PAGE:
How do I bow?

From the USAF | New Student Guide | version 1.0 | 6.10

You have probably already noticed that a great deal of ceremonial bowing takes place in the dojo. It is important to understand that this activity has no religious significance in the context of your training. In Japanese culture, it is roughly the equivalent of shaking hands or, in a military context, saluting. It is a way to show respect and gratitude, no more. We demonstrate this attitude of respect and thankfulness toward our dojo, the Founder’s memory, our Instructors and our training partners.

Japanese culture has evolved a highly complex system of bowing based on the relative status of the individuals involved. Unless you are Japanese (and even if you are!) this can be hopelessly complicated and you are almost certain to err if you attempt to decipher the complex social code governing this behavior. Don’t try. Just perform a simple bow with a sincere heart and you can’t go wrong.

How to bow (“rei”): Standing, with your heels together, bow from the waist with your back straight and your arms at your sides. (Making fists or other flamboyant hand gestures as well as verbal exclamations are considered overly militaristic in Aikido and should be avoided.)

How to bow while sitting in kneeling position (“seiza”): Kneel with your knees approximately two fist-widths apart with your big toes either touching or right over left. Your body should be erect with good posture (pelvis forward, back straight) but not rigid. (Note: Seiza is the proper way to sit whenever you are on the mat. Never sit with your feet extended or leaning/slouching on the mat. If you have a medical condition which does not permit sitting in seiza, you may sit with your legs tucked cross-legged or “anza”.)

osensei bow

Place your left hand down first, then your right creating a triangle with your index fingers and thumbs. Lower your torso with your back and neck straight and bow from the waist. Do not allow your rear end to raise up. Rise back to original seiza position with your right hand returning to your thigh, then your left. When rising from seiza, step forward with your right foot first then rise.

Entering and leaving the dojo: Perform a standing bow when entering and leaving the dojo. Remember that without the tireless efforts of many individuals who have dedicated countless hours of rigorous training over many years, we would not have the privilege of practicing this marvelous art. Respect for the dojo reflects our respect for all those whose dedication makes our practice possible.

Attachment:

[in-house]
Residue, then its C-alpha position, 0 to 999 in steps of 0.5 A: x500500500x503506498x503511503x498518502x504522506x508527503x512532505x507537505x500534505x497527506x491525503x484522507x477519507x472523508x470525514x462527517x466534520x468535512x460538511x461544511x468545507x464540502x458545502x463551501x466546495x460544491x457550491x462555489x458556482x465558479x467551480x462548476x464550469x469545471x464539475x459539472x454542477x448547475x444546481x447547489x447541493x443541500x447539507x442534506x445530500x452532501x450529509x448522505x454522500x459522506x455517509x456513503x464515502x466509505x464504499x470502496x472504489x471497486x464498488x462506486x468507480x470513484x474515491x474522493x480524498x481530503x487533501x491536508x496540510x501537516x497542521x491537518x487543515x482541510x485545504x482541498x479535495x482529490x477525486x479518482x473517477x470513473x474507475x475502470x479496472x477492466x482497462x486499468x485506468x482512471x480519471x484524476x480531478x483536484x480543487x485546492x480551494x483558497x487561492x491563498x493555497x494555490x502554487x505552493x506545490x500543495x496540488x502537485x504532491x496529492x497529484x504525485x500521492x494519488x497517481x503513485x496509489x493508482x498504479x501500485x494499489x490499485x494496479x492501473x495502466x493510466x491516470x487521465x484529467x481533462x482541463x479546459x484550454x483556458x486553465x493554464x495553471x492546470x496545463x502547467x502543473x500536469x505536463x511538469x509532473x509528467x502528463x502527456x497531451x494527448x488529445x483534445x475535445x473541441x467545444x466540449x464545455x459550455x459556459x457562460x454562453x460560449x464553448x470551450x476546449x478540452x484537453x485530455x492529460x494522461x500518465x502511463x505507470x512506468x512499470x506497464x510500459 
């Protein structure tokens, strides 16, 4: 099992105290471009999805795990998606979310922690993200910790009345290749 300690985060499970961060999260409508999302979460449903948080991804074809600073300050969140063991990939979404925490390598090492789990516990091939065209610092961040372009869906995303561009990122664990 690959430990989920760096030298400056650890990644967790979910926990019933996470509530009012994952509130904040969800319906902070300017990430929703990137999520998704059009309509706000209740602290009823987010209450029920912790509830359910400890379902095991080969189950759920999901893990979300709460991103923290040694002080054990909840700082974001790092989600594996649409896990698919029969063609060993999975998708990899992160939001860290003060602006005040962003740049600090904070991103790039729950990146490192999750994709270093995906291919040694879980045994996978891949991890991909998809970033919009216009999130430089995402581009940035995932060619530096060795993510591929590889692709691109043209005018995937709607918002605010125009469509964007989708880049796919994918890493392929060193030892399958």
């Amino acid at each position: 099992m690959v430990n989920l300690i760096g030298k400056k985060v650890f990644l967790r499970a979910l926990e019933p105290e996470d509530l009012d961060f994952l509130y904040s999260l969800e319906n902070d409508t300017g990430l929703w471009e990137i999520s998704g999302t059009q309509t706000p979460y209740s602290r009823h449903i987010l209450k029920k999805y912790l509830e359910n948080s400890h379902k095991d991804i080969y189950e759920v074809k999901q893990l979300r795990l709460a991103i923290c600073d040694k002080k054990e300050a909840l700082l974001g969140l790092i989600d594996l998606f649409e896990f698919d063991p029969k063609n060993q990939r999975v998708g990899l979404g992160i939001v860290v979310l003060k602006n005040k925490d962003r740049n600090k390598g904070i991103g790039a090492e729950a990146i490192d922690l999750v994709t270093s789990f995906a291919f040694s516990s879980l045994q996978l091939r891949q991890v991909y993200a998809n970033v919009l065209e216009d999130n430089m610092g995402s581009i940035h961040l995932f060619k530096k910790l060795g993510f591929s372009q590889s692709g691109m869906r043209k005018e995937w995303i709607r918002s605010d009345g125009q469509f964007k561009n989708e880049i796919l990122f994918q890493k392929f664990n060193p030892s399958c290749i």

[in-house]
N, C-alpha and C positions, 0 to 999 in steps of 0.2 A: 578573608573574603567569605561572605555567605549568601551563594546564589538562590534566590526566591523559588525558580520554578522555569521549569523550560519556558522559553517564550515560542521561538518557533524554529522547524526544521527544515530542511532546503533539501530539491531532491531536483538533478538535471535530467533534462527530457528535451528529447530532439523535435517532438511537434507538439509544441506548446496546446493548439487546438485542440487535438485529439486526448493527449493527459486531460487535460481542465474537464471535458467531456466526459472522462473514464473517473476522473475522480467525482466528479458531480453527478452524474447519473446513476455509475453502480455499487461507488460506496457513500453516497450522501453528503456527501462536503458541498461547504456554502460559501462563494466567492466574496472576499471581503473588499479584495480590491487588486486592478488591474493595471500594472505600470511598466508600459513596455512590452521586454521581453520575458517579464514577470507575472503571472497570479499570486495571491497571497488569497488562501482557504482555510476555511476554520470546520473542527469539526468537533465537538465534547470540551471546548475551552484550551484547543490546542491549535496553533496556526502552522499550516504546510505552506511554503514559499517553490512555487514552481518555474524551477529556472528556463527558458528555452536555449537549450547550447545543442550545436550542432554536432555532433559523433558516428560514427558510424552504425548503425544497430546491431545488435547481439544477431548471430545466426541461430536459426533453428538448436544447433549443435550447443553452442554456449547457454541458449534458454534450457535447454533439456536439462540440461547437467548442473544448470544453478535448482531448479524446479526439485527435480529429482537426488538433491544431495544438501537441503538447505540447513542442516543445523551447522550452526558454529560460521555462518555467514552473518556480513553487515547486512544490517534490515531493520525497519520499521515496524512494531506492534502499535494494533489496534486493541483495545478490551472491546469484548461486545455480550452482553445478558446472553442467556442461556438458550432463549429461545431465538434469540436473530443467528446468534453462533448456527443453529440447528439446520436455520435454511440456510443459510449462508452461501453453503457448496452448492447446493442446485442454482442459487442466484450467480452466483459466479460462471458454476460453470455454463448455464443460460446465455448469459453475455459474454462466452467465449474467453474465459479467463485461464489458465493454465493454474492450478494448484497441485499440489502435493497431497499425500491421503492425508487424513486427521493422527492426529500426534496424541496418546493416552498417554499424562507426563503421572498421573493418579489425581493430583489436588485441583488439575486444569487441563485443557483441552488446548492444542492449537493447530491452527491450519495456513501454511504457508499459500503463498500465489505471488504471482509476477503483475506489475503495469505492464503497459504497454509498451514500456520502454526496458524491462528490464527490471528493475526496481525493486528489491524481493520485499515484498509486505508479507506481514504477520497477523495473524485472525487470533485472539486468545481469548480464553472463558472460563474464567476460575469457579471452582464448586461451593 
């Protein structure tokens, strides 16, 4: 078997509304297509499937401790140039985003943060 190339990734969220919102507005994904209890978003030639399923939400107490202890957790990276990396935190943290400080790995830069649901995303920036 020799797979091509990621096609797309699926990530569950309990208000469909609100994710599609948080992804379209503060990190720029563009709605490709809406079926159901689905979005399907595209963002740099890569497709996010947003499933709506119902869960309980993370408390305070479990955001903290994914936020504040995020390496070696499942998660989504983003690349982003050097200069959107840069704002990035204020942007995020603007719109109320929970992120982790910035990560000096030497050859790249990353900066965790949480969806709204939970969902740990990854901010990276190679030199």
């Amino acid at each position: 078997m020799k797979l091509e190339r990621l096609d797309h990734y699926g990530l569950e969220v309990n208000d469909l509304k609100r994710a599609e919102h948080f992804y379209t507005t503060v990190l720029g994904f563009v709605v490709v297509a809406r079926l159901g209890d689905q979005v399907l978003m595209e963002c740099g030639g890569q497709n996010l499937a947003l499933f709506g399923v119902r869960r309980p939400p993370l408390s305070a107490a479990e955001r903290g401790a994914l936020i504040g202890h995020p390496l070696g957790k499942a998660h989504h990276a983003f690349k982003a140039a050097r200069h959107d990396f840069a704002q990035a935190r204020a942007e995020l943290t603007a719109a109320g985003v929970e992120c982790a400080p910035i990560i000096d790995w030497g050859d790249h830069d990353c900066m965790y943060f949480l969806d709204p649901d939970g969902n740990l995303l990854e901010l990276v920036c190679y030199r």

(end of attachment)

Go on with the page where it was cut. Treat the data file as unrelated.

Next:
Stepping upon the mat: Bow “(sitting seiza)” toward the front (shomen) of the practice area usually containing a picture of O-Sensei at the (kamiza, kamidana) when entering or leaving the mat. Some dojo prefer that you perform this sitting. In others, a standing bow is permitted; follow the tradition of the dojo. You should be on the mat several minutes prior to the start of class. If you are unavoidably late, wait at the edge of the mat in seiza until the Instructor acknowledges you, and then bow toward the kamiza and the Instructor before joining practice. If you need to leave the mat for any reason, ask the Instructor’s permission first: Do not simply walk off the mat. If in immediate distress, your partner should inform the Instructor. This is for safety reasons as well as respect. The Instructor is responsible for his/her students and needs to know if there is some reason you can’t continue to train. If you get dizzy or need to “catch your breath”, it is acceptable to sit quietly on the edge of the mat until you feel ready to go on.

Beginning and ending class: A few minutes before class starts, the students will line up in seiza in front of the kamiza. In some dojo, this is done according to rank with senior members to the right. In other dojo this hierarchy is not enforced and students may sit wherever they choose. Sit quietly and attentively. The Instructor will bow onto the mat, sit in front of the class and lead the students in a kneeling bow towards the photo of O-Sensei. (Remember that this is not a religious act so much as an expression of remembrance and gratitude, sort of like bowing your head in memory of a revered grandparent.) The Instructor will turn and face the class, bow and say with the class, “onegai shimasu” (o-nay-guy-she-mass) which means “may I be of service”, or “please grant me this favor”. This phrase is also used when bowing in to a new partner.

At the end of class this process is repeated in reverse, bowing first to O-Sensei, then to the class with the phrase “domo arigato gozaimashita” (doh-moh-ahh-ree-gah-toh goh-zai-mashta) meaning “thank you very much (past-tense, for what you have just received)”.

Bow to each of your partners. Bow to the Instructor when he helps you. Sit in seiza and bow when the Instructor is helping someone near you on the mat. In other words, you can’t get in trouble for bowing too much! (Can one ever be too respectful?) While all of this bowing may seem excessive and somewhat redundant, remember that the very essence of budo is respect. Each bow should be performed with an attitude of sincerity and humility that is physically evident in your demeanor.

If you have any objections to any of the bowing at Aikido of Norfolk, don't do it. If you go and visit another school, inquire about their etiquette practices as they might be different. Since our Kamiza is not an official Shinto shrine, we do not perform any additional rituals, such as clapping.